Friday, February 25, 2011

Climate, Malaria, Cholera, and Haiti and the World

In the old days, when the state of Washington and the state's community college system ran like a real enterprise for inspiring youth toward a strong future, where education was a benchmark of economic, environmental and social justice, I had Sonia Shah on our SFCC campus, through some funding by the Community Building Foundation, Physicians for Social Responsibility -- Washington, and several campus funding sources. We also had James Howard Kunstler in town, with his book, The Long Emergency and Sonia's, Crude, looking at sustainability on many levels, many thematic twists and turns.

Check out the interview of her and Kunstler at the KYRS.FM podcast site:

Check out Sonia's new piece in Yale 360 --

17 Feb 2011: Report

Climate’s Strong Fingerprint
In Global Cholera Outbreaks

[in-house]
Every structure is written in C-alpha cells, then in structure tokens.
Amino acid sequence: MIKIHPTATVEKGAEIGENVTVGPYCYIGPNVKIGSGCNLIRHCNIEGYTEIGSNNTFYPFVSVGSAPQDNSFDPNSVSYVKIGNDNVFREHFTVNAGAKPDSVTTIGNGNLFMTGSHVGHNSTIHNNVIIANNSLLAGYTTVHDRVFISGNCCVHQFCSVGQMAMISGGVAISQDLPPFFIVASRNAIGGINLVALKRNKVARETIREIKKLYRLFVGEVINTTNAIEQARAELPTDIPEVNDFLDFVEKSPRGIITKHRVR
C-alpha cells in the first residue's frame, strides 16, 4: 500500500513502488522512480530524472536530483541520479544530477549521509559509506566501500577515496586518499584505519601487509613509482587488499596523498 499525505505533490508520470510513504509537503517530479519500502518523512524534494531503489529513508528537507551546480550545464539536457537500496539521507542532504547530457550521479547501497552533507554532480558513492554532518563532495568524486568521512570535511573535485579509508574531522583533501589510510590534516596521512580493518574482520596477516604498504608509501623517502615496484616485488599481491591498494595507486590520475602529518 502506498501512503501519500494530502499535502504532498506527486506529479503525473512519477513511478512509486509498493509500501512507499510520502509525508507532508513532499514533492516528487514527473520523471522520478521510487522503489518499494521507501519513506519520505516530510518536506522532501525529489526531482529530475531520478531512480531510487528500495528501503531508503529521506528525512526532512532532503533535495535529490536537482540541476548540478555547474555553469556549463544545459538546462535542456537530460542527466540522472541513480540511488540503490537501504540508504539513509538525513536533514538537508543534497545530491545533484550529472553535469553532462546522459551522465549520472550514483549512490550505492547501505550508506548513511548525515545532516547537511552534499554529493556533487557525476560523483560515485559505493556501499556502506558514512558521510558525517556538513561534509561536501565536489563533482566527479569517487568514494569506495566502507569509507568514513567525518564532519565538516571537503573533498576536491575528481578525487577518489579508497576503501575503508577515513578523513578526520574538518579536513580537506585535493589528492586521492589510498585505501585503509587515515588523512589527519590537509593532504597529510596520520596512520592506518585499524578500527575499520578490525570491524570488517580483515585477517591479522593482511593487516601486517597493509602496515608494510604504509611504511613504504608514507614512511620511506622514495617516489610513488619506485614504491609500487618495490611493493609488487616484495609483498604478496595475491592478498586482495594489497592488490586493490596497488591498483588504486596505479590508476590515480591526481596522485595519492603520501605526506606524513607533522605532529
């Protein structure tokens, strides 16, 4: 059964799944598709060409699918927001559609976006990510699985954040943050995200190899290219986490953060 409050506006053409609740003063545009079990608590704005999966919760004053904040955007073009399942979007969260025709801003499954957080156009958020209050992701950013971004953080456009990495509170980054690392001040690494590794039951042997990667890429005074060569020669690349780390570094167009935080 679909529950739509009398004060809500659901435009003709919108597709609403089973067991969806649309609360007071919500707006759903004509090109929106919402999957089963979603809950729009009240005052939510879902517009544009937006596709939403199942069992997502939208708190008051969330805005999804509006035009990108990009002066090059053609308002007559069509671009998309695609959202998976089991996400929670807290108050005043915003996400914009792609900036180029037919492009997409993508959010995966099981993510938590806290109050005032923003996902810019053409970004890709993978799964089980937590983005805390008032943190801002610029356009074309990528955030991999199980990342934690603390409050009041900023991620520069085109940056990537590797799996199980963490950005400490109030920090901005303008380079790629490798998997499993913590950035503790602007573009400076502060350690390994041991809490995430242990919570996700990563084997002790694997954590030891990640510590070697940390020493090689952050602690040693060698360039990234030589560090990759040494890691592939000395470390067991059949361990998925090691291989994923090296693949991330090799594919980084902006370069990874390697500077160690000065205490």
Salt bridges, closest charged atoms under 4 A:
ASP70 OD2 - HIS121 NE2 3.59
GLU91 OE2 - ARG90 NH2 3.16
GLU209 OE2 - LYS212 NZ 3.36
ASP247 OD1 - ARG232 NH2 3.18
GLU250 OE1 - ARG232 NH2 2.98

For decades, deadly outbreaks of cholera were attributed to the spread of disease through poor sanitation. But recent research demonstrates how closely cholera is tied to environmental and hydrological factors and to weather patterns — all of which may lead to more frequent cholera outbreaks as the world warms.

by sonia shah

Sonia Shah is an author and science journalist whose writing has appeared in The Nation, New Scientist, The New York Times and elsewhere. Her third book is The Fever: How Malaria Ruled Humankind for 500,000 Years. In previous articles for Yale Environment 360, she has written about the spread of new pathogens and the threat of pharmaceuticals being released into the environment.

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